Certainly, in terms of style, the Cabal seemingly combine the concept of "spider Daleks" from the 1990s abortive US TV series with the covert zombified human agents that were glimpsed on TV in Asylum of the Daleks and The Time of the Doctor. But it is the Cabal's eerie, melodramatic and almost poetic dialogue and their proclivity for cannibalising the organic parts of other species (which is anathema to their regular counterparts) that makes this breed of Dalek quite sinister and creepy. Indeed, they encapsulate more of the body horror of the Tenth Planet-style Cybermen than the regular Daleks do.
In addition to the Volatix Cabal, Alice, along with the War Doctor and his colleagues, also encounters the Cyclors, the so-called "gods" of the Overcaste. Intriguingly, these "dimensional nomads" are recruited by the Volatix Cabal in a very similar fashion to the way that the enigmatic beings in Big Finish's War Doctor audio drama The Enigma Dimension are solicited by the regular Daleks.

While visually the Cyclors are well realised in the artwork, conceptually they are a disappointment. There is an implication that like the Enigma of the Big Finish drama, the Cyclors are almost naïve and immature, unskilled in the ways of the plane they are visiting. Yet unlike the Enigma, there also seems to be a malevolence and bloodthirst to the Cyclors (based on the new "sensation" the Volatix Cabal has offered them) that the book's scribes Si Spurrier and Rob Williams don't really elaborate on, aside from a throwaway line. Indeed, any threat they may pose to the War and Eleventh Doctors and their companions has all but vanished by the conclusion of the tale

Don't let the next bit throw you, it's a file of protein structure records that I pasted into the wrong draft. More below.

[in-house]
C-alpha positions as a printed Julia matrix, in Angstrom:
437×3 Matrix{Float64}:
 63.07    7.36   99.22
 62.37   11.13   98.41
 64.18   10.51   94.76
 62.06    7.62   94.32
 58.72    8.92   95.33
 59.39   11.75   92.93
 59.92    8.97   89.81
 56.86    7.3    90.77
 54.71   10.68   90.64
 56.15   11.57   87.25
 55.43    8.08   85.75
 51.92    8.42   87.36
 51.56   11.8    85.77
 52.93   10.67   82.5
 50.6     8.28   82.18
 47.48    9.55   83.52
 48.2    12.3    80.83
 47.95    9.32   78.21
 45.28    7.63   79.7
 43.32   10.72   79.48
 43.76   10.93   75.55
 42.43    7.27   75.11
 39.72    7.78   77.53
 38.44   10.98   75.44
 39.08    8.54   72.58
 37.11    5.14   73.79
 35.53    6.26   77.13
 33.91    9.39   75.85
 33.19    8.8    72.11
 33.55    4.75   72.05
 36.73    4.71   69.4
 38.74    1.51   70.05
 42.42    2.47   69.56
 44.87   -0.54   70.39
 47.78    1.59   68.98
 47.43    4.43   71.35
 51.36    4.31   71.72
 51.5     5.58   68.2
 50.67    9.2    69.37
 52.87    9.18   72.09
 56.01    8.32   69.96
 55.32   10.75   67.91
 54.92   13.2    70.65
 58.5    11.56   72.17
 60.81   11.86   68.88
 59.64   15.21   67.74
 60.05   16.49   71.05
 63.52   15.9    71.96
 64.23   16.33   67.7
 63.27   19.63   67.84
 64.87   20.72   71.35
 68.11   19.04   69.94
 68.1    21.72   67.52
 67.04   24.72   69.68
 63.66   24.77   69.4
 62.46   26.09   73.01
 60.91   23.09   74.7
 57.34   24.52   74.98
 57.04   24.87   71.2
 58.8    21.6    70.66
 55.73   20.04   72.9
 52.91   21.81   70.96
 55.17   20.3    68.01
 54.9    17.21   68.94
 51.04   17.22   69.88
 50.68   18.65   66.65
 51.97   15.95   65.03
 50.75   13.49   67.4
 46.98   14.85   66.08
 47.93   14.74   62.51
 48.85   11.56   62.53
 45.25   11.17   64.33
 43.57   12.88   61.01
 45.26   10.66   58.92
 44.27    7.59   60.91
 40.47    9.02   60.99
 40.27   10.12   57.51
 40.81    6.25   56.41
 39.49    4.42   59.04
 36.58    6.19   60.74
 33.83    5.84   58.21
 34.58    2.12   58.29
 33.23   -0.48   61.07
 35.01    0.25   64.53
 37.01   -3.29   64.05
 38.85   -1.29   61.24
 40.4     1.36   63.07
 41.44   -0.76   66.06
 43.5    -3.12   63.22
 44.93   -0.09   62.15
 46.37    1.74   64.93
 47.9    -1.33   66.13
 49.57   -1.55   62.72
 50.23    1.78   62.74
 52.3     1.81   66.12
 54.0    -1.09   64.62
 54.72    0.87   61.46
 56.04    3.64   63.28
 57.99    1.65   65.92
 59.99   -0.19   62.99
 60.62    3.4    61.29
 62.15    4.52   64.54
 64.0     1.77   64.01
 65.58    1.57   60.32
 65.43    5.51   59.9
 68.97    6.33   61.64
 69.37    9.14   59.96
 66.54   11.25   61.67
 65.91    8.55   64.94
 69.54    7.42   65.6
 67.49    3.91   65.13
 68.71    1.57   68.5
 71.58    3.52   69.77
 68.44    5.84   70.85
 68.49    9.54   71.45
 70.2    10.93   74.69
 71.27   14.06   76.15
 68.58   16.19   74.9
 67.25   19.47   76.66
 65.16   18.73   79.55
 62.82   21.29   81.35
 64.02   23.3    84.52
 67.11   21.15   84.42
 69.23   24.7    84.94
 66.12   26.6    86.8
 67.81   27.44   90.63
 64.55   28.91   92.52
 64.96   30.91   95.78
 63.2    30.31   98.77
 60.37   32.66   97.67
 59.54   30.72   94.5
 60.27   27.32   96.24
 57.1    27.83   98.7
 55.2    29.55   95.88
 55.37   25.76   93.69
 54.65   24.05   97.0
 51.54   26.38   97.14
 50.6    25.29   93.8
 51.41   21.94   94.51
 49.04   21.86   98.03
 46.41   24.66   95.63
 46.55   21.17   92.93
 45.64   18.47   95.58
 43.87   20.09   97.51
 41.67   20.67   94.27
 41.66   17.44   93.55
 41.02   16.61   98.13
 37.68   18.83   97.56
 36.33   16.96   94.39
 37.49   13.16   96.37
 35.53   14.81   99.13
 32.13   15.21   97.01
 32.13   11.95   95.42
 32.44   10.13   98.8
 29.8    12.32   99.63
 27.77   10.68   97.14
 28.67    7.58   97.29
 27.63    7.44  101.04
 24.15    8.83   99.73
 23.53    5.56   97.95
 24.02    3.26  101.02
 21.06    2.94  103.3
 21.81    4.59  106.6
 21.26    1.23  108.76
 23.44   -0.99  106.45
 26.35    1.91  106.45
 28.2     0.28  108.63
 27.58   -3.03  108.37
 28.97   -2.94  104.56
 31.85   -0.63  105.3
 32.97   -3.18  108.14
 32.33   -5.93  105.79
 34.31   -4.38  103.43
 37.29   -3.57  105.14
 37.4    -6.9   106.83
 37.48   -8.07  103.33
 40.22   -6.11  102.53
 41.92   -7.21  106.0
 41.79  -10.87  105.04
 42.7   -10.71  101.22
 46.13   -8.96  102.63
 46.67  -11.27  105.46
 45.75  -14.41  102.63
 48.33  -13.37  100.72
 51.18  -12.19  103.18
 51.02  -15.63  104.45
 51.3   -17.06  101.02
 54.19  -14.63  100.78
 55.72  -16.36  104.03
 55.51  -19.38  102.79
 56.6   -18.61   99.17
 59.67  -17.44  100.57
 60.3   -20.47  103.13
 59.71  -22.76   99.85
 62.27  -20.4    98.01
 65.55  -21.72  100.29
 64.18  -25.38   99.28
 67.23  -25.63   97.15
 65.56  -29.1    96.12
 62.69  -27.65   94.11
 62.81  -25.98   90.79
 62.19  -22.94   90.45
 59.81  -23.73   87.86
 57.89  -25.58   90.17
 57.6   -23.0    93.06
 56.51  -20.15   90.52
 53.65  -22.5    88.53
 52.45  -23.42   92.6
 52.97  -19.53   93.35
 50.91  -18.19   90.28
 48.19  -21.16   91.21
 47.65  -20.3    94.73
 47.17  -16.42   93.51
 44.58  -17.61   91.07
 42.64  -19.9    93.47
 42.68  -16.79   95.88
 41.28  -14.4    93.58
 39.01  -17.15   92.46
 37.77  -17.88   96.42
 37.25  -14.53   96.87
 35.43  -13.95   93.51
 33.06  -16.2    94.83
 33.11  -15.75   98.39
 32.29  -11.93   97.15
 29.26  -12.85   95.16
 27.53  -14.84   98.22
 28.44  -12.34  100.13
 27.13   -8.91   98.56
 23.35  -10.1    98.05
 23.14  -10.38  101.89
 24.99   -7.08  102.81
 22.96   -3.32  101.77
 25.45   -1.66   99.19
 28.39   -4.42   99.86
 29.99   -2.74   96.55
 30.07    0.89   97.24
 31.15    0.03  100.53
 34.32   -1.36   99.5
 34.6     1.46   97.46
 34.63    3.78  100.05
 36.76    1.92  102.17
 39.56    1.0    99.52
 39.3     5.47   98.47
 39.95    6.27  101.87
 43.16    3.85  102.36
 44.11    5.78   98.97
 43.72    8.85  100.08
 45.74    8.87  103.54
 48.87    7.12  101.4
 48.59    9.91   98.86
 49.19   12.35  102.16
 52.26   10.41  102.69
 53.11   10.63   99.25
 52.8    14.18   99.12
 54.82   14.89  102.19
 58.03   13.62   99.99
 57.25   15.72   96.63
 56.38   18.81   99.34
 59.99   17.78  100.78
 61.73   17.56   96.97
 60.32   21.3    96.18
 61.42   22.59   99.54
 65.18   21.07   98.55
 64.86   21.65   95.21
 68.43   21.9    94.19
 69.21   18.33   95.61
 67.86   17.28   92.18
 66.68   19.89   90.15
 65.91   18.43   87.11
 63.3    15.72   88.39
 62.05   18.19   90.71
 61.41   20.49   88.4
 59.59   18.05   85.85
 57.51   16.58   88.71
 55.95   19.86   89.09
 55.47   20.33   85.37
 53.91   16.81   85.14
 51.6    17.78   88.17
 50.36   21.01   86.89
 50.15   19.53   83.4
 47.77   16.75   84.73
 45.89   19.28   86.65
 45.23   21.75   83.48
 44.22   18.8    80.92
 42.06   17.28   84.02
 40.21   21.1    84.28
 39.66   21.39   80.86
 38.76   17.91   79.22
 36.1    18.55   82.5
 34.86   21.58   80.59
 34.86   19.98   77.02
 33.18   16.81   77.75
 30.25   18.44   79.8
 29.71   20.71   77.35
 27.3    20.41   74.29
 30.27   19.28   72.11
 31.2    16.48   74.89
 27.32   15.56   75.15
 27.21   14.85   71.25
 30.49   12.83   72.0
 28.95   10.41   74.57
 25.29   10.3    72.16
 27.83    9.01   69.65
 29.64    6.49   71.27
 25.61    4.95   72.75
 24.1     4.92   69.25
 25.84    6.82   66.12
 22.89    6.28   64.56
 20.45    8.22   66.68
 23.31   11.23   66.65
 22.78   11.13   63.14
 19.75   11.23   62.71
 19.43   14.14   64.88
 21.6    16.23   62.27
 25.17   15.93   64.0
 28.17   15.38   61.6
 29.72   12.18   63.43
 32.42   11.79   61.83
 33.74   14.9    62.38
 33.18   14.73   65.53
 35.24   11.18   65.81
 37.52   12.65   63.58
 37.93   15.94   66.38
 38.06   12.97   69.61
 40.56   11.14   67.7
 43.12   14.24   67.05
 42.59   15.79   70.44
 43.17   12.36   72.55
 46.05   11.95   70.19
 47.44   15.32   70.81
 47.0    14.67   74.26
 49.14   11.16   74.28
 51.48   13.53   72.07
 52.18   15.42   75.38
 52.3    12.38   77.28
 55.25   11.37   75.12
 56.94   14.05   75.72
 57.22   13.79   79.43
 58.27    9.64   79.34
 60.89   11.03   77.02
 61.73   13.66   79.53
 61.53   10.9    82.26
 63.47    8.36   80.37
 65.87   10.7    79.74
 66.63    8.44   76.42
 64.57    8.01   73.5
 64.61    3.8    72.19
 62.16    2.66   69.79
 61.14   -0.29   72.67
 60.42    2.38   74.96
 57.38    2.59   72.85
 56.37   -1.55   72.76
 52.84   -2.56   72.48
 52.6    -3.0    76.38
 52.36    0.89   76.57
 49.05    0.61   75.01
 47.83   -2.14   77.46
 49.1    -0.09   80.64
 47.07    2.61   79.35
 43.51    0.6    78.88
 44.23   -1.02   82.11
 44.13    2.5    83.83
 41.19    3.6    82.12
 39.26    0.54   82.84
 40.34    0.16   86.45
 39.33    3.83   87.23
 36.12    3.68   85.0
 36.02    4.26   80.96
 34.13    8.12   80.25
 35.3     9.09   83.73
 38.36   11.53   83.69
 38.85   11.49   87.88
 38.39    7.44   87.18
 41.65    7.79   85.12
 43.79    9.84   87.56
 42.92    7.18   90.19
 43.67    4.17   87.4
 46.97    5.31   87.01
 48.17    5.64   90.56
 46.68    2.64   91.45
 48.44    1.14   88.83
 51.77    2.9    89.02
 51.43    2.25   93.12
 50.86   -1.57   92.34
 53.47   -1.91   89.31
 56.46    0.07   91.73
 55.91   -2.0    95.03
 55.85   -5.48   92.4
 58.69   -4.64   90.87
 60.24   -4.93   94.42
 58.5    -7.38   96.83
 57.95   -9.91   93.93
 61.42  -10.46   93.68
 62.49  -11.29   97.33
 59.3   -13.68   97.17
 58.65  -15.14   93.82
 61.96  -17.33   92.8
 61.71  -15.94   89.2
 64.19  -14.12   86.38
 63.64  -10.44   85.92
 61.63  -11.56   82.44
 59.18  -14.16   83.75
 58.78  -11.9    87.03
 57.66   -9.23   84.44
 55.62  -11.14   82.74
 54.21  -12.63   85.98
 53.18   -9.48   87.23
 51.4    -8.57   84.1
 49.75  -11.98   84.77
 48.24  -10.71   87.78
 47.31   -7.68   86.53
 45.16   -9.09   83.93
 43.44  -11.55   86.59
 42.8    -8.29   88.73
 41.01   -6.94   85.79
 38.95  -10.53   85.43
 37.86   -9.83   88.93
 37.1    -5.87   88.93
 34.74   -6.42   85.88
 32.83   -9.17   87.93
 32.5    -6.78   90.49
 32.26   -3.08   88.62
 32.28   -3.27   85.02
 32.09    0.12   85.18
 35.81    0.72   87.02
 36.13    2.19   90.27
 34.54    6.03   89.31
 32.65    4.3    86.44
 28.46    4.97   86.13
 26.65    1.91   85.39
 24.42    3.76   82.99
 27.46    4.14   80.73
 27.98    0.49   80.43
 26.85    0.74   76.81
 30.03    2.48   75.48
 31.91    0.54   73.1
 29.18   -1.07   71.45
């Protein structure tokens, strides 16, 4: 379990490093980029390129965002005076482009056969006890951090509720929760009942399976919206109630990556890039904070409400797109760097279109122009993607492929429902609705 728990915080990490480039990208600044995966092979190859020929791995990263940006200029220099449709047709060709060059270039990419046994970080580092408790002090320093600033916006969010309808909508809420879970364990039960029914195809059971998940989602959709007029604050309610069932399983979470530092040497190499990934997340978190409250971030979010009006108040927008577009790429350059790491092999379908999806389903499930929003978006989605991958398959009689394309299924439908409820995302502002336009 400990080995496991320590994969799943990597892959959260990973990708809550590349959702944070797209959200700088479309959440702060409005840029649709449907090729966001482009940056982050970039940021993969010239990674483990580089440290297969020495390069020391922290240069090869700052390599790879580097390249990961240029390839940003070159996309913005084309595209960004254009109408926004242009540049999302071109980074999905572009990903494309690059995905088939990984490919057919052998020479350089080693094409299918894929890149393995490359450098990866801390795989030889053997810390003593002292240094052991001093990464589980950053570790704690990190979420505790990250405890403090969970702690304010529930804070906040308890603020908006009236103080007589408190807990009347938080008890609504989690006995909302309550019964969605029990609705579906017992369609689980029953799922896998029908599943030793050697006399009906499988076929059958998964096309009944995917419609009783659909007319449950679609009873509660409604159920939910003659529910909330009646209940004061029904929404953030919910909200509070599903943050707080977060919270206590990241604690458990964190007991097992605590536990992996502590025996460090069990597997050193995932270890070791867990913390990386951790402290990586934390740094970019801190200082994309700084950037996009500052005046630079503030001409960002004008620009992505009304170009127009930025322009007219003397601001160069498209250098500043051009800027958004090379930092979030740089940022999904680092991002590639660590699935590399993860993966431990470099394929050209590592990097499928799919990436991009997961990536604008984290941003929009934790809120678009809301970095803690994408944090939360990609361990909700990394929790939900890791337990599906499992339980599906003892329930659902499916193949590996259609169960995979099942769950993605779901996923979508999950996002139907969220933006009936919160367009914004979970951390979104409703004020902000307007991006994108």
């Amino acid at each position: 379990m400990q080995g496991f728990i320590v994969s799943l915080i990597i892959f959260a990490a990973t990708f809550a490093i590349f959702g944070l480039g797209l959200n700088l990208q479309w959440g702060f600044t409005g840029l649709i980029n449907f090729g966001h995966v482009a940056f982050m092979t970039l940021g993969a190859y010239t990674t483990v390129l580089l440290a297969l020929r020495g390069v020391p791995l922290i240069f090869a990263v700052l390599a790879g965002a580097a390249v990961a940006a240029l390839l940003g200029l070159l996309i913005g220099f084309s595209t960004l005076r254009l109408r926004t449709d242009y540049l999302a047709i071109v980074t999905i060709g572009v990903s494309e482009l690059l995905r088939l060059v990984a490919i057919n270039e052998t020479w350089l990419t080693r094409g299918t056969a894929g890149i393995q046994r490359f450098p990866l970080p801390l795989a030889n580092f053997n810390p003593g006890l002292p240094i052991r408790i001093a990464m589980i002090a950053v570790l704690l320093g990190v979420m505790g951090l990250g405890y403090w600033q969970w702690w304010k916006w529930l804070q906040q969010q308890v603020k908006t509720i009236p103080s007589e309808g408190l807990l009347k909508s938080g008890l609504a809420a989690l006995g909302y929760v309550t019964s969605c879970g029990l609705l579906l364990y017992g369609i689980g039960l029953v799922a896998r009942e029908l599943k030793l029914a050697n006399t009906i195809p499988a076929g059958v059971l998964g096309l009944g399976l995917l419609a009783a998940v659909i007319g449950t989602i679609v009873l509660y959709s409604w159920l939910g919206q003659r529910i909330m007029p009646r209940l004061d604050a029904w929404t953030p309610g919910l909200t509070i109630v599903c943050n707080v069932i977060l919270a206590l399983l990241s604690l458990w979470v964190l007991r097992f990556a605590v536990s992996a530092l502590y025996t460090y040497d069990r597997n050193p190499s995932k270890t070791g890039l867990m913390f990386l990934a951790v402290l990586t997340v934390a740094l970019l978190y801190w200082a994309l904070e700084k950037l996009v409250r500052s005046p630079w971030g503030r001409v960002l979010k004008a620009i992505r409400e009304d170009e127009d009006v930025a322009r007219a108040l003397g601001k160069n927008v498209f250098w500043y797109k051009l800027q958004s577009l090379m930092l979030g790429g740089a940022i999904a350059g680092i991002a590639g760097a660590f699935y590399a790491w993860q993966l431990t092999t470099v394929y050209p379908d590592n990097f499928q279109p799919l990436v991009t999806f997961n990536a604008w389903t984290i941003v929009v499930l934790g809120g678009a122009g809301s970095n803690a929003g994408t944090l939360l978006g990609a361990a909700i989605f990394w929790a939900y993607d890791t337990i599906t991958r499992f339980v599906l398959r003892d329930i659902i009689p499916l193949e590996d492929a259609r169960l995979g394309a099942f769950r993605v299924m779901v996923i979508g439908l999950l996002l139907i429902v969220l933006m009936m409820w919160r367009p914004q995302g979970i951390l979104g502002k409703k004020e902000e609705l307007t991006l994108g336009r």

In timey-wimey fashion, the story eventually returns to the "present day" as the Eleventh Doctor, with Alice's help, realises the awful truth and is virtually helpless to avert the triumphant return of the Volatix Cabal. Again, in a manner that is all too frequently criticised about the modern program by fans (especially during the Matt Smith era), key pieces seem to fall into place which enables the Doctor to seize a last-gasp victory from the almost certain jaws of defeat. At any rate, the tension and excitement that ought to be felt at this juncture in the story is lost because there is far too much exposition between the Doctor, Alice, the Squire and River Song about how they have managed to pull off the supposedly impossible victory.



For the most part, the characterisation and dialogue in this volume is consistent with the TV series.The Eleventh and War Doctors and, to a lesser extent, River Song (as portrayed by Alex Kingston on TV) are true to their on-screen personas, although River spends much of this book in stasis as she was infected by the Malignant entity in Vol 5.
The "pint-sized" version of the Master is as Machiavellian as his predecessors and successors, delighting in the moral dilemmas that the War Doctor encounters in the Time War (as it clearly makes them more alike, to the Doctor's disgust). Indeed, he's probably creepier than usual because physically and mentally he could easily be mistaken for an urchin.

What's particularly interesting about this portrayal is how much Spurrier and Williams reference Roger Delgado's Master throughout the whole Year Two story arc (rather than Anthony Ainley's version), even down to the interior of the renegade's TARDIS (which is the version first seen in The Time Monster, not the later black décor of Geoffrey Beevers' and Ainley's time machines). Perhaps this is just the authors' bias towards Delgado's incarnation, or perhaps the idea is to reinforce that despite his stature, this version of the Master still houses the sharp wit and intellect of the original (especially hinted at when Alice's time-sensitive imagination in one panel depicts the Master's original Delgado-esque features on his rascally form).